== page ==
People keep talking about how the iPhone’s going to ruin it for OS X and the desktop lineup. I’m tired of these alarmist headlines hinting at the demise of OS X. The share of earnings from mobile devices surpassing desktops and how Apple seems to be more concerned about iPhone developers (like giving Apple Design Awards exclusively to iOS apps this year).
It certainly looks like desktops are getting the short end of the stick.
The fact is, as long as Apple engineers are using macs themselves, there’s really nothing to worry about. Their tools are our tools. It can only get better. The only market I see taking a hit is the indie software development scene. Lots of developers stepped right over OS X desktop development and headed into iOS development. Some might transition into desktop development or do some on the side but a lot of people with a background doing OS X desktop development are busy with iPhone/iPad work. Just as a matter of priority, all the new APIs from Apple and innovative software are going to come from touch devices because there’s a hot new market with a new paradigm that excites developers.
However, desktop users are already enjoying the fruits of Apple’s success with the iPhone. With more GBs of RAM and processor power coming our way via Moore’s Law, programmers start doing crazy things with that extra capacity like a fat kid in an all-you-can-eat buffet. Of course, for the end user we get cool features but that eery feeling that we’re still running in place after shelling out a couple thousand bucks on a new system never goes away (Yeah, it feels kinda faster like when I open folders…).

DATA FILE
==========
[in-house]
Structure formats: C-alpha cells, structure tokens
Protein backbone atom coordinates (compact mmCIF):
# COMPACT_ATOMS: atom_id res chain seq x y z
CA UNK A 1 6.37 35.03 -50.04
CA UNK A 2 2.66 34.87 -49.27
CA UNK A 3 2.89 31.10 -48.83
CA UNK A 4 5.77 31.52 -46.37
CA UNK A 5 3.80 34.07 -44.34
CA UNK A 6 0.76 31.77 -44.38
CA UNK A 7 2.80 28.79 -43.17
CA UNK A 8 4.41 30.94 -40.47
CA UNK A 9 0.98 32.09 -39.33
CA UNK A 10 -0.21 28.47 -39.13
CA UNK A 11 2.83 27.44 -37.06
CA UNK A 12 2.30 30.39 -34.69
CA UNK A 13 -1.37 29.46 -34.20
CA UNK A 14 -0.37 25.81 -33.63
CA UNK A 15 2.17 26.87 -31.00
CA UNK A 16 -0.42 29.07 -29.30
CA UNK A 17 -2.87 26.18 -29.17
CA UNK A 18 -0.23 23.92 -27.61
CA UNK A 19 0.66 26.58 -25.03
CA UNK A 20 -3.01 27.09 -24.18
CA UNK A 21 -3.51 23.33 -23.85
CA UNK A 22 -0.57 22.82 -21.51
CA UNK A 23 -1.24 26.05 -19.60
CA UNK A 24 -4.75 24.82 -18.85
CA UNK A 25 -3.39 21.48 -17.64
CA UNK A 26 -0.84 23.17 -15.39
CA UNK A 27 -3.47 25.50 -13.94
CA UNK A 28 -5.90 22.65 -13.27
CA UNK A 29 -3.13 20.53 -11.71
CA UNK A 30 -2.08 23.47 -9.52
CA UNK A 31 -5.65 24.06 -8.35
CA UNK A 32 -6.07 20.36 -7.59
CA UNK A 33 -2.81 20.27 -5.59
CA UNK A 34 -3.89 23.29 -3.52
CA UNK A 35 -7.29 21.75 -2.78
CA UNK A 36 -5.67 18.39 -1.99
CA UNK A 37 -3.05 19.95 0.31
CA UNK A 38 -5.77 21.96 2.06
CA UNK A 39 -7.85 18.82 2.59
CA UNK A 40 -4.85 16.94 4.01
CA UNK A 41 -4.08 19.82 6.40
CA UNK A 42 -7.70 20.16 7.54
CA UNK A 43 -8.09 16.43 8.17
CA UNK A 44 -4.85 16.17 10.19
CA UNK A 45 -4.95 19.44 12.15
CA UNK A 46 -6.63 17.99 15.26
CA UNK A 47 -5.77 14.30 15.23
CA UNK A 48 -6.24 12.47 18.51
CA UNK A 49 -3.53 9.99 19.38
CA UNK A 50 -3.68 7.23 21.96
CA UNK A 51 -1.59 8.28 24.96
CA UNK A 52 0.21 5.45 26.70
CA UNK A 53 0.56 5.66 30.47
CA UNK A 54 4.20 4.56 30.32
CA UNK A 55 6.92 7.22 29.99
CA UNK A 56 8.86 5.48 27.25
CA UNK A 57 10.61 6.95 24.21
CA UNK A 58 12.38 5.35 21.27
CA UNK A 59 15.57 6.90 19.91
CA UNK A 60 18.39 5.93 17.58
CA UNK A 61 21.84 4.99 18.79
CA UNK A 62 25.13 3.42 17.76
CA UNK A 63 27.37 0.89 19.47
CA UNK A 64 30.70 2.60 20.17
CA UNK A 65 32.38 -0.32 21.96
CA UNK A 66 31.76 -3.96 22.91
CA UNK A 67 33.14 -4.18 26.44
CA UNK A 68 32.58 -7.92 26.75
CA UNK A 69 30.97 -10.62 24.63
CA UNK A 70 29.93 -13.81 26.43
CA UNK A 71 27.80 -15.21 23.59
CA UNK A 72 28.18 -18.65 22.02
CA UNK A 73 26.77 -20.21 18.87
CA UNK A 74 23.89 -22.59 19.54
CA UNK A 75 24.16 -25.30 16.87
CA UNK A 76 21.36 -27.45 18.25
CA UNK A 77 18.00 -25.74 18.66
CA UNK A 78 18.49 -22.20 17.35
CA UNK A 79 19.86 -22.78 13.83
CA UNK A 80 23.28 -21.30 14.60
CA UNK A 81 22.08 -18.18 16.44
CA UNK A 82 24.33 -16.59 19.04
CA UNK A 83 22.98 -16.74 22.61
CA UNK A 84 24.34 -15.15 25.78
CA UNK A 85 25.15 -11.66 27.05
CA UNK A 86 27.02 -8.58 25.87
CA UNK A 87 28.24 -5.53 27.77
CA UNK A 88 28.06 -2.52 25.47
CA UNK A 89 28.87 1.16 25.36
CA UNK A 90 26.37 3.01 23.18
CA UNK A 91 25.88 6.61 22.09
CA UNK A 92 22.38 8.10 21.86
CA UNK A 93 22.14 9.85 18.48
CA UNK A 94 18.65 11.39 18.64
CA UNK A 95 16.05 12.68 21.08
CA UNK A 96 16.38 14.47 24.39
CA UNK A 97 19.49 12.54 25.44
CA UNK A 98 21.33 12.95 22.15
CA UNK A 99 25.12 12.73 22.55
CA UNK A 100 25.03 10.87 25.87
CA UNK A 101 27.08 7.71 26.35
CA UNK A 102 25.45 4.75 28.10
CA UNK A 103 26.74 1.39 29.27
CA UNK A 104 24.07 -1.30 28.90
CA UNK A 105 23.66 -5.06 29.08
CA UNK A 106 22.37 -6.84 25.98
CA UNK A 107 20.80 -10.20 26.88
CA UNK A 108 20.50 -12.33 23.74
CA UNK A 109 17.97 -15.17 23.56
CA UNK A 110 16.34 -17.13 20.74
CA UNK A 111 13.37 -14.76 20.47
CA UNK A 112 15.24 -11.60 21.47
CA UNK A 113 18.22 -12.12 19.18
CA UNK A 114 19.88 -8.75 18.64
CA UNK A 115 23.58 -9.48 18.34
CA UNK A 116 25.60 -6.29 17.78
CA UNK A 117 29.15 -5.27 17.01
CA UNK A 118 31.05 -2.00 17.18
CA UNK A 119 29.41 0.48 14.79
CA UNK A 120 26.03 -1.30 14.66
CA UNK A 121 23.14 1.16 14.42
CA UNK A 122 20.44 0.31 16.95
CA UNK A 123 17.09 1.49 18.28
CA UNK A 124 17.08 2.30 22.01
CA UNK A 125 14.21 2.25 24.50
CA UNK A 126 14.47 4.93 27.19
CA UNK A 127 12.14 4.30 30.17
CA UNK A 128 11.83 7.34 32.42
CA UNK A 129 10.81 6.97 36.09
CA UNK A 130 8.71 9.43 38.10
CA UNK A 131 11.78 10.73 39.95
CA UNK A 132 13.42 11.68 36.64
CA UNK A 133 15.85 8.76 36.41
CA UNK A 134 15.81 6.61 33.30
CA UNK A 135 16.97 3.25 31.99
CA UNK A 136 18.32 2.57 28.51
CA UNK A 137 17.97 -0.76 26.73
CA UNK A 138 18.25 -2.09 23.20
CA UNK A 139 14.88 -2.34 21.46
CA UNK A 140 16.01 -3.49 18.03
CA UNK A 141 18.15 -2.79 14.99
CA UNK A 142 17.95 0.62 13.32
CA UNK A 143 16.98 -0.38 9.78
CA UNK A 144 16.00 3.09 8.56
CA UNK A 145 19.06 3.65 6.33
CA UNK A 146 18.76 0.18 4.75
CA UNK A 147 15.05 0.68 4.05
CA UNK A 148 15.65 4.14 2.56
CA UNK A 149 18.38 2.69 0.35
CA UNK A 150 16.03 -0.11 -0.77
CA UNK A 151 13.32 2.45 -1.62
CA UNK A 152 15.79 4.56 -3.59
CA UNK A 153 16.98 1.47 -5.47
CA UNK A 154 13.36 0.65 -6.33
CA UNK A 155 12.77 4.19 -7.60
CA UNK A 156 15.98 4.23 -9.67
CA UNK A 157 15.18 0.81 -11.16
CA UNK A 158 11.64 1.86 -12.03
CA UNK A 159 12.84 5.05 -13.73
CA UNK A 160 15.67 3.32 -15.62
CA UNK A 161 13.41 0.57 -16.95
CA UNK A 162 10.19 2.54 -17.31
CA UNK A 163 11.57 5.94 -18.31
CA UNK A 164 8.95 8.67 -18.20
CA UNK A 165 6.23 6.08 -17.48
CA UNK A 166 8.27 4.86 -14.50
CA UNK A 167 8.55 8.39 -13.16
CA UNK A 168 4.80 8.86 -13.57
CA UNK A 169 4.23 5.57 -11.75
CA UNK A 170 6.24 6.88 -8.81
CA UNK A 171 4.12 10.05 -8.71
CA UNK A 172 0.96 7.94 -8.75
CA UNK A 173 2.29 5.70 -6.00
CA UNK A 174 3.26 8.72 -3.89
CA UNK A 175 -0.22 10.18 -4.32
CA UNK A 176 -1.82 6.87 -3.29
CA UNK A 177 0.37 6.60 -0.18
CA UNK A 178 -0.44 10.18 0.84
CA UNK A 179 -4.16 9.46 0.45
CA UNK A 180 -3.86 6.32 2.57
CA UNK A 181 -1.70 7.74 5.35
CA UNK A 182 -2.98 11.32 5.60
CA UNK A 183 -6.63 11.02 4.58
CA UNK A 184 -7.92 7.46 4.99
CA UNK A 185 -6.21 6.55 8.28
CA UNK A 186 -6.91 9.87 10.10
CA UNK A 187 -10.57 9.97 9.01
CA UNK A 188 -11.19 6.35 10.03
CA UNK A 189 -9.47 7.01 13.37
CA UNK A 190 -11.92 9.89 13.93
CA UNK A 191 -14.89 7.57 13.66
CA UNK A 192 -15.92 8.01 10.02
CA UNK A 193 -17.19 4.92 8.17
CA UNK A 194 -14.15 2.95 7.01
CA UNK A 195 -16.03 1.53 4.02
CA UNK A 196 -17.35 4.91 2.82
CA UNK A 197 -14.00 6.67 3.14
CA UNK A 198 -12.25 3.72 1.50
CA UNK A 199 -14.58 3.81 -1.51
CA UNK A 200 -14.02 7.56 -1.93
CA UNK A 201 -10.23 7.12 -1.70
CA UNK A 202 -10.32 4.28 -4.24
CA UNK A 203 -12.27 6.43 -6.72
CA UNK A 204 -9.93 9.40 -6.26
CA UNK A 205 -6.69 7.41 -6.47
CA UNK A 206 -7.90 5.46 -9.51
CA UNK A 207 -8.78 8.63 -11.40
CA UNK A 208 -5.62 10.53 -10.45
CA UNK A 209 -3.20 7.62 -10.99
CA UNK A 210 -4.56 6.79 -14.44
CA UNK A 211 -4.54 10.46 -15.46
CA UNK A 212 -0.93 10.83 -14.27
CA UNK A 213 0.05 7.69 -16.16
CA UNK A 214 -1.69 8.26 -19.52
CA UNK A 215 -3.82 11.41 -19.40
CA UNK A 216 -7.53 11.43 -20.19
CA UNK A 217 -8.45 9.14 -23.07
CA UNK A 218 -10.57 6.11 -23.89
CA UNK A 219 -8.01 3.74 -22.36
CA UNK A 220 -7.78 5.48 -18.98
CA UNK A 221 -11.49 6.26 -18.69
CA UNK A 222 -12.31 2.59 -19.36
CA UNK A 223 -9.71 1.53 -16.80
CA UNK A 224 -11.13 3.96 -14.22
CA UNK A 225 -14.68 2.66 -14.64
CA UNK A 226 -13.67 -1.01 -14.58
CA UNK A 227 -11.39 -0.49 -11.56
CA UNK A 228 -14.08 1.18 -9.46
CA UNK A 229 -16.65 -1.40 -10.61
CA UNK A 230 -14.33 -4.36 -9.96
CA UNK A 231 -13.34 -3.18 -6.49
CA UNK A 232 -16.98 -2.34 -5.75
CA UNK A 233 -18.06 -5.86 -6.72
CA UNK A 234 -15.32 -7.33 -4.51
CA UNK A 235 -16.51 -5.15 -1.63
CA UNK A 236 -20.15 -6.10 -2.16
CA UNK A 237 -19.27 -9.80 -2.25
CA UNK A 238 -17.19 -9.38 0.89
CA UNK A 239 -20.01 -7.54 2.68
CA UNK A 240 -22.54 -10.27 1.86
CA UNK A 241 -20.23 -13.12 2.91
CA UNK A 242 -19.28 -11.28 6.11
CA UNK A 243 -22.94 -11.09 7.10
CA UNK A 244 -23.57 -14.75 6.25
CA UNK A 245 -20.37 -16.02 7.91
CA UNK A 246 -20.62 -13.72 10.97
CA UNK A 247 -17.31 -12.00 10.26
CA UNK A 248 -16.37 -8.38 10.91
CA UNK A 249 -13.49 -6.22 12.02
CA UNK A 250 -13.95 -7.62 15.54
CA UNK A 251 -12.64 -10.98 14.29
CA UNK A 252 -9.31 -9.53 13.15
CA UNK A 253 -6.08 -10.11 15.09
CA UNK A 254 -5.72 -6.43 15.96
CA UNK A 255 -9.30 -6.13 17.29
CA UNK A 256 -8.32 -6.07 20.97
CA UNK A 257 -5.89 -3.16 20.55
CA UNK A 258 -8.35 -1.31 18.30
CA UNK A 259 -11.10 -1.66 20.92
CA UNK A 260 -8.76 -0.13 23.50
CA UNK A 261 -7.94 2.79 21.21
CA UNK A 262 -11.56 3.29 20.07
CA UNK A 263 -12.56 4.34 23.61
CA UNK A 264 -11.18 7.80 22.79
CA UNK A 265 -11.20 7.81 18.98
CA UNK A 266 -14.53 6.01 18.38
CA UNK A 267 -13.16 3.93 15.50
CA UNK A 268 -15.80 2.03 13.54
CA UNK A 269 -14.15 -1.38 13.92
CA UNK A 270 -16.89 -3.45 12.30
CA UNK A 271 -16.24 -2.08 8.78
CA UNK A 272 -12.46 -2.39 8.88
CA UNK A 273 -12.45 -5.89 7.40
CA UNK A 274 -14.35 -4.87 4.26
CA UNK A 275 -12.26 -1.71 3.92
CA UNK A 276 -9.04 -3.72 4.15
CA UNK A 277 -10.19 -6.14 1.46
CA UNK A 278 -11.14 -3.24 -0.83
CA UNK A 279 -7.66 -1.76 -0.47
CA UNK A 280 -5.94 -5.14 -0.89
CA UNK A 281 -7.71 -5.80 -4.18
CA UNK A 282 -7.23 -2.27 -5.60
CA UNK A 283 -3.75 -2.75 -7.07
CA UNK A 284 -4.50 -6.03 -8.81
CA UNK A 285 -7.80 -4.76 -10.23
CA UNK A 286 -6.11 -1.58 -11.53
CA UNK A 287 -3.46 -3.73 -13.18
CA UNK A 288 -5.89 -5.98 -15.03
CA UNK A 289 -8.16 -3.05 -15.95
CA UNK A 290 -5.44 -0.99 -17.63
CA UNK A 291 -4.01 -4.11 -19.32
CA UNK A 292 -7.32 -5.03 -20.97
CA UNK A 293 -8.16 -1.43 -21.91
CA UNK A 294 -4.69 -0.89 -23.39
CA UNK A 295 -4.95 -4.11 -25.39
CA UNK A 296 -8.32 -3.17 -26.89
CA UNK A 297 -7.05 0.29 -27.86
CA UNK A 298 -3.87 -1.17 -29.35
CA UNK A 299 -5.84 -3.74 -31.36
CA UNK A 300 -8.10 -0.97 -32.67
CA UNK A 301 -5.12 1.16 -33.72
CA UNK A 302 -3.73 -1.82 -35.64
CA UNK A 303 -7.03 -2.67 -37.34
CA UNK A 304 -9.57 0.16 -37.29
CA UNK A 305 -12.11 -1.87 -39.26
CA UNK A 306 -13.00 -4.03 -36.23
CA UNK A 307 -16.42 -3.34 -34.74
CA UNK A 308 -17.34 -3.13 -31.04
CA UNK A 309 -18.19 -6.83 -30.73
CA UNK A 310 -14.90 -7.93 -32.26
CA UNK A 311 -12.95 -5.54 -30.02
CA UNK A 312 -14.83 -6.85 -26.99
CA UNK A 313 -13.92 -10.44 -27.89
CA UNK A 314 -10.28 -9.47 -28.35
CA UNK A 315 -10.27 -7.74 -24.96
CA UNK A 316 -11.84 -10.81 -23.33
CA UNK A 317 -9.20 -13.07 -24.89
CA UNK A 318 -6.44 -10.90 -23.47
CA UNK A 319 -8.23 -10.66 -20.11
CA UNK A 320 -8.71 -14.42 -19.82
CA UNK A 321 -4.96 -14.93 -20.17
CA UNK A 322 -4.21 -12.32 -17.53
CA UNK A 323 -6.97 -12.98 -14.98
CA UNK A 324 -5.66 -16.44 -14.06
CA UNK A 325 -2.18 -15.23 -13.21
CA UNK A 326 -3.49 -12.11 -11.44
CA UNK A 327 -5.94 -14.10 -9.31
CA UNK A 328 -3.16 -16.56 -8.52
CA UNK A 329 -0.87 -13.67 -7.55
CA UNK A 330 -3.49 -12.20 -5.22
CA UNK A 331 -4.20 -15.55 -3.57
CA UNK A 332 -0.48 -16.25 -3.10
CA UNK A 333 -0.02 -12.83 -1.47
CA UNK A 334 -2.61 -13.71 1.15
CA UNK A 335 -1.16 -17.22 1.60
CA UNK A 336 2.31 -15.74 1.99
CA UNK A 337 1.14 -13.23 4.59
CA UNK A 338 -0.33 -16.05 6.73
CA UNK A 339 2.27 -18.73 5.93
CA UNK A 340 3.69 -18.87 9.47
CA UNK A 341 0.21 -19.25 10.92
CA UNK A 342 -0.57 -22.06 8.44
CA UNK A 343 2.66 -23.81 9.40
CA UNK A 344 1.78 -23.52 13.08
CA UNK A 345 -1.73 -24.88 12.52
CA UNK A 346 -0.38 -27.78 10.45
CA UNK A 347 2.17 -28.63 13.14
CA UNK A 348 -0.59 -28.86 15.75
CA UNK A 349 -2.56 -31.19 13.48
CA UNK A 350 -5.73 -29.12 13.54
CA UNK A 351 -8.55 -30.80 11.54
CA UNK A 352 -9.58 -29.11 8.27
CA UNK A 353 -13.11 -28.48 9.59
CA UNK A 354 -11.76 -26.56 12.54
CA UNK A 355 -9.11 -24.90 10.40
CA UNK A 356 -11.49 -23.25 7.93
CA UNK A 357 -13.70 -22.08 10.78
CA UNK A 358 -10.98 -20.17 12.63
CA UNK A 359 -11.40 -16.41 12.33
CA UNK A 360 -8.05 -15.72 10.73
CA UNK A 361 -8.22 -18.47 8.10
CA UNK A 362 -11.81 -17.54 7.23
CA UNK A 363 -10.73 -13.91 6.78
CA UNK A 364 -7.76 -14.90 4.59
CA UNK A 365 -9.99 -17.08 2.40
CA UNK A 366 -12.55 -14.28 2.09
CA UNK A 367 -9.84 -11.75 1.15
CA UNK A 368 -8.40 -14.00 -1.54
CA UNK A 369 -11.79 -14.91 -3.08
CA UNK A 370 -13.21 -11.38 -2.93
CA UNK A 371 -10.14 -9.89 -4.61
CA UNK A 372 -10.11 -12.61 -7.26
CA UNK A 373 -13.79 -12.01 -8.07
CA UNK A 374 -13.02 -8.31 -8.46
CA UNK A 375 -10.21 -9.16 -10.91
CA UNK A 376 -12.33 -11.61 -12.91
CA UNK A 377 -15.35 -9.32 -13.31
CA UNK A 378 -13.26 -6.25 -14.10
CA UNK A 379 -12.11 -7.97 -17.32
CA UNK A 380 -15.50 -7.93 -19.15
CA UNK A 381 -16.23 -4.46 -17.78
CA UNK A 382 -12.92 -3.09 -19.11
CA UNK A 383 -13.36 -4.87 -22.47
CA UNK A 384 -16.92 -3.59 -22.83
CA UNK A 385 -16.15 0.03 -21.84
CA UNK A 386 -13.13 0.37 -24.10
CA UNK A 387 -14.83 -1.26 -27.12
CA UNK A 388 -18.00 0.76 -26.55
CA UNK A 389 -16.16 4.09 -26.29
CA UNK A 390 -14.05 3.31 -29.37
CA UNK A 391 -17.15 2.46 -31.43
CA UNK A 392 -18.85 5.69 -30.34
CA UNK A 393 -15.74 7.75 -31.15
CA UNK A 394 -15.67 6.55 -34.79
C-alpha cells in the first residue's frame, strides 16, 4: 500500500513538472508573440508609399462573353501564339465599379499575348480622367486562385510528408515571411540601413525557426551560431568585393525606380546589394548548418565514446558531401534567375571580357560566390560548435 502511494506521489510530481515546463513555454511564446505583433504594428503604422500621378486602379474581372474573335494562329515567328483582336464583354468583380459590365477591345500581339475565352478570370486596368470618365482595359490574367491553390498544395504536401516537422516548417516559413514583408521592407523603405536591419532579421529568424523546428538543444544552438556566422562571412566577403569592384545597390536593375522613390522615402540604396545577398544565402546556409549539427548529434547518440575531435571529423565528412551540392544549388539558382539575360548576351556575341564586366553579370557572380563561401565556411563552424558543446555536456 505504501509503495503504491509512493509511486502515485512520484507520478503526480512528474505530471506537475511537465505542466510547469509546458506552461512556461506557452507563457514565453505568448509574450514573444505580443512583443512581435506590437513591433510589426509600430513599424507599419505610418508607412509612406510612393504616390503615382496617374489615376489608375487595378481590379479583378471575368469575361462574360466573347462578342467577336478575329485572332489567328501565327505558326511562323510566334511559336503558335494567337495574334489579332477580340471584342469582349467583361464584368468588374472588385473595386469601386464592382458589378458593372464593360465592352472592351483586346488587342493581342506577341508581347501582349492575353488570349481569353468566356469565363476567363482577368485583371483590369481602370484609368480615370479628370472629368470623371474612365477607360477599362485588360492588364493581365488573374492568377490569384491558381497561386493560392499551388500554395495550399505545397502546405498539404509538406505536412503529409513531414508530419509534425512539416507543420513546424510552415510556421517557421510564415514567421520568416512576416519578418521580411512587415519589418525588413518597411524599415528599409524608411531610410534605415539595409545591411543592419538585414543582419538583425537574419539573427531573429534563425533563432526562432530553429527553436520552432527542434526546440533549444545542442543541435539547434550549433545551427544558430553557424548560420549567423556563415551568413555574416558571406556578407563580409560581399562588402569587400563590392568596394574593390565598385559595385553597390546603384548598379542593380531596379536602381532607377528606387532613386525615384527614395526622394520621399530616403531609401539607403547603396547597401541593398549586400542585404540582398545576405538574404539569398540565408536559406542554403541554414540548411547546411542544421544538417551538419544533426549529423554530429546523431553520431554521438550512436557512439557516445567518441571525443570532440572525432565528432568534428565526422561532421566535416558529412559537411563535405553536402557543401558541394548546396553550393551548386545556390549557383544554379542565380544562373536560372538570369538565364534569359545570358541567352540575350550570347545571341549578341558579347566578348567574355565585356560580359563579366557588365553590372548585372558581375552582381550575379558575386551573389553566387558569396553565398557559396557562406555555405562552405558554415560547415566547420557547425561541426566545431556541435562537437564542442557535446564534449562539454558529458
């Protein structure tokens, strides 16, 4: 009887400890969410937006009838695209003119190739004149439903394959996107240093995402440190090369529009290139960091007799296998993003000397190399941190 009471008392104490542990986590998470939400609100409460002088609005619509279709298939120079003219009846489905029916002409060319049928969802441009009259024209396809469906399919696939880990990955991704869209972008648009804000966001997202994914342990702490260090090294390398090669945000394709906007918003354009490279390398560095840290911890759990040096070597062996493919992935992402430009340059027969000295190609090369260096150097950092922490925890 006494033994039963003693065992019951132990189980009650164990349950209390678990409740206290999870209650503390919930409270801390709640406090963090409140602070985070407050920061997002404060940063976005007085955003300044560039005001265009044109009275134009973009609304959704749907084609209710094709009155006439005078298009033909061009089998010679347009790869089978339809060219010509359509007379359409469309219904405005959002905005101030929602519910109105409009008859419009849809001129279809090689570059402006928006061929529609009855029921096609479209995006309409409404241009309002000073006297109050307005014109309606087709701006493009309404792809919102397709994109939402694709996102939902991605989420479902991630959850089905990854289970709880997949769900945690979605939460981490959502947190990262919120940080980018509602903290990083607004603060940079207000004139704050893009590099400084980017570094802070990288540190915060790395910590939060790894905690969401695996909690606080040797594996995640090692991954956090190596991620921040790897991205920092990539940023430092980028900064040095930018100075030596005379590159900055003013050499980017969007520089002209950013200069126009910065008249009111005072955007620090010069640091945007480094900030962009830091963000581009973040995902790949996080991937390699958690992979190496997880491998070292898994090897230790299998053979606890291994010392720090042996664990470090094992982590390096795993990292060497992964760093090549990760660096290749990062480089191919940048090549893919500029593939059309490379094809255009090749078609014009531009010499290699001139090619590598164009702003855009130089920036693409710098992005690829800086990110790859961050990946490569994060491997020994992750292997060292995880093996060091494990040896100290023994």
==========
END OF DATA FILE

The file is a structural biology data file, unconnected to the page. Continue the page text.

Snow Leopard represents incremental progress from Leopard but it also cut down on a lot of bloat, resulting in faster code and a couple GBs shaved off the installation. New multi-touch trackpads on Macbooks, the Magic Mouse, and now the Magic Trackpad all come from hard-earned innovations from touch devices.
Eventually, all the lessons learned from providing iPhone developers more convenient building blocks will surely filter through to desktop development and if not developers will start adding more open source additions to bridge the gap.
Even if all the earnings shift toward touch devices and music/movie/TV sales, you simply can’t skip the fact that the source of all that creative momentum comes from the great tools that Apple engineers are using and the OS X operating system is an integral part of it. Sure, some resources may be tied up in mobile but eventually, these worlds will converge more than diverge as mobile firepower keeps going up (just look at the difference between iPhone 3G and iPhone 4).
The bigger concern is not so much Apple’s focus on OS X but how do you entice talented indie developers to develop innovative third-party applications for the desktop (like Cover Flow started as a third-party giveaway project or Quicksilver that defined an era). Another aspect is the ranks are flooded with people more after the money than before so that definitely changes community dynamics as well. However, this doesn’t translate to an existential crisis for OS X any claims otherwise without further evidence are absurd.